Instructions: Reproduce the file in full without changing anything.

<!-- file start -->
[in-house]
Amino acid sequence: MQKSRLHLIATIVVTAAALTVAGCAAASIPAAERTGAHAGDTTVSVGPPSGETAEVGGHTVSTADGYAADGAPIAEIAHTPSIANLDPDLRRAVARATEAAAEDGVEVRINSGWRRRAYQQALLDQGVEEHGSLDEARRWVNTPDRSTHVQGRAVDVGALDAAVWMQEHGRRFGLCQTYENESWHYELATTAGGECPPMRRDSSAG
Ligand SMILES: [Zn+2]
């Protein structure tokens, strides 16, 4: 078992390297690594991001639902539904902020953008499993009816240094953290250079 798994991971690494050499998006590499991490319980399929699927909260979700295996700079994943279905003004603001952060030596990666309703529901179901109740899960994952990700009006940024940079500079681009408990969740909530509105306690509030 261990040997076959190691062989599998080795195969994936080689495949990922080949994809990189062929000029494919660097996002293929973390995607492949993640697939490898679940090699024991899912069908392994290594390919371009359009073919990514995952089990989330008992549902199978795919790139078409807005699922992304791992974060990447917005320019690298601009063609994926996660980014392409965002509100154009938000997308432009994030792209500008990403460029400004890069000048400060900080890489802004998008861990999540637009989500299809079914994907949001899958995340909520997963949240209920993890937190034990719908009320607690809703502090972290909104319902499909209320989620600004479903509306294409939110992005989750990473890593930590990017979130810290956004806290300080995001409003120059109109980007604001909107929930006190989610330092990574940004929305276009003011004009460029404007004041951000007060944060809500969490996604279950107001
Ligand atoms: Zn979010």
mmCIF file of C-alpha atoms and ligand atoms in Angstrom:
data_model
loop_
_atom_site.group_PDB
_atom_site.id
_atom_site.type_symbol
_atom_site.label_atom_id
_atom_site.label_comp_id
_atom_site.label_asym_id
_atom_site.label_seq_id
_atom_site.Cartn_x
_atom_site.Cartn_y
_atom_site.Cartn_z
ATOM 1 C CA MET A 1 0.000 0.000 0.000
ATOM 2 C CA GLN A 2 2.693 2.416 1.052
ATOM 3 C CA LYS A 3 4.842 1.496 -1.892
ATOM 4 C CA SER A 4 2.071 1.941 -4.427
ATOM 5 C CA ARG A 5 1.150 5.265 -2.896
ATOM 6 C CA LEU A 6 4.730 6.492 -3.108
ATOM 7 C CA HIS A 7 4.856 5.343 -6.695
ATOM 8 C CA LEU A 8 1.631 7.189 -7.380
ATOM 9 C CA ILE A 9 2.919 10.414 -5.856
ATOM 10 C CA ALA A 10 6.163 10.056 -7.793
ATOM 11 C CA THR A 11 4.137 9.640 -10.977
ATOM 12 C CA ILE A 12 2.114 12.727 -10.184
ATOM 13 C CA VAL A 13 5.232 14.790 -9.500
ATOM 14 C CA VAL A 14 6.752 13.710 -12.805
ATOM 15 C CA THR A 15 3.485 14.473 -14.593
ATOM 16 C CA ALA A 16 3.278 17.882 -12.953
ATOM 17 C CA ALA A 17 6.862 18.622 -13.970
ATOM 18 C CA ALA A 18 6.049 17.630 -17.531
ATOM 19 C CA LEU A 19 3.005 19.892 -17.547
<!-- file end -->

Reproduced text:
[in-house]
Amino acid sequence: MQKSRLHLIATIVVTAAALTVAGCAAASIPAAERTGAHAGDTTVSVGPPSGETAEVGGHTVSTADGYAADGAPIAEIAHTPSIANLDPDLRRAVARATEAAAEDGVEVRINSGWRRRAYQQALLDQGVEEHGSLDEARRWVNTPDRSTHVQGRAVDVGALDAAVWMQEHGRRFGLCQTYENESWHYELATTAGGECPPMRRDSSAG
Ligand SMILES: [Zn+2]
């Protein structure tokens, strides 16, 4: 078992390297690594991001639902539904902020953008499993009816240094953290250079 798994991971690494050499998006590499991490319980399929699927909260979700295996700079994943279905003004603001952060030596990666309703529901179901109740899960994952990700009006940024940079500079681009408990969740909530509105306690509030 261990040997076959190691062989599998080795195969994936080689495949990922080949994809990189062929000029494919660097996002293929973390995607492949993640697939490898679940090699024991899912069908392994290594390919371009359009073919990514995952089990989330008992549902199978795919790139078409807005699922992304791992974060990447917005320019690298601009063609994926996660980014392409965002509100154009938000997308432009994030792209500008990403460029400004890069000048400060900080890489802004998008861990999540637009989500299809079914994907949001899958995340909520997963949240209920993890937190034990719908009320607690809703502090972290909104319902499909209320989620600004479903509306294409939110992005989750990473890593930590990017979130810290956004806290300080995001409003120059109109980007604001909107929930006190989610330092990574940004929305276009003011004009460029404007004041951000007060944060809500969490996604279950107001
Ligand atoms: Zn979010």
mmCIF file of C-alpha atoms and ligand atoms in Angstrom:
data_model
loop_
_atom_site.group_PDB
_atom_site.id
_atom_site.type_symbol
_atom_site.label_atom_id
_atom_site.label_comp_id
_atom_site.label_asym_id
_atom_site.label_seq_id
_atom_site.Cartn_x
_atom_site.Cartn_y
_atom_site.Cartn_z
ATOM 1 C CA MET A 1 0.000 0.000 0.000
ATOM 2 C CA GLN A 2 2.693 2.416 1.052
ATOM 3 C CA LYS A 3 4.842 1.496 -1.892
ATOM 4 C CA SER A 4 2.071 1.941 -4.427
ATOM 5 C CA ARG A 5 1.150 5.265 -2.896
ATOM 6 C CA LEU A 6 4.730 6.492 -3.108
ATOM 7 C CA HIS A 7 4.856 5.343 -6.695
ATOM 8 C CA LEU A 8 1.631 7.189 -7.380
ATOM 9 C CA ILE A 9 2.919 10.414 -5.856
ATOM 10 C CA ALA A 10 6.163 10.056 -7.793
ATOM 11 C CA THR A 11 4.137 9.640 -10.977
ATOM 12 C CA ILE A 12 2.114 12.727 -10.184
ATOM 13 C CA VAL A 13 5.232 14.790 -9.500
ATOM 14 C CA VAL A 14 6.752 13.710 -12.805
ATOM 15 C CA THR A 15 3.485 14.473 -14.593
ATOM 16 C CA ALA A 16 3.278 17.882 -12.953
ATOM 17 C CA ALA A 17 6.862 18.622 -13.970
ATOM 18 C CA ALA A 18 6.049 17.630 -17.531
ATOM 19 C CA LEU A 19 3.005 19.892 -17.547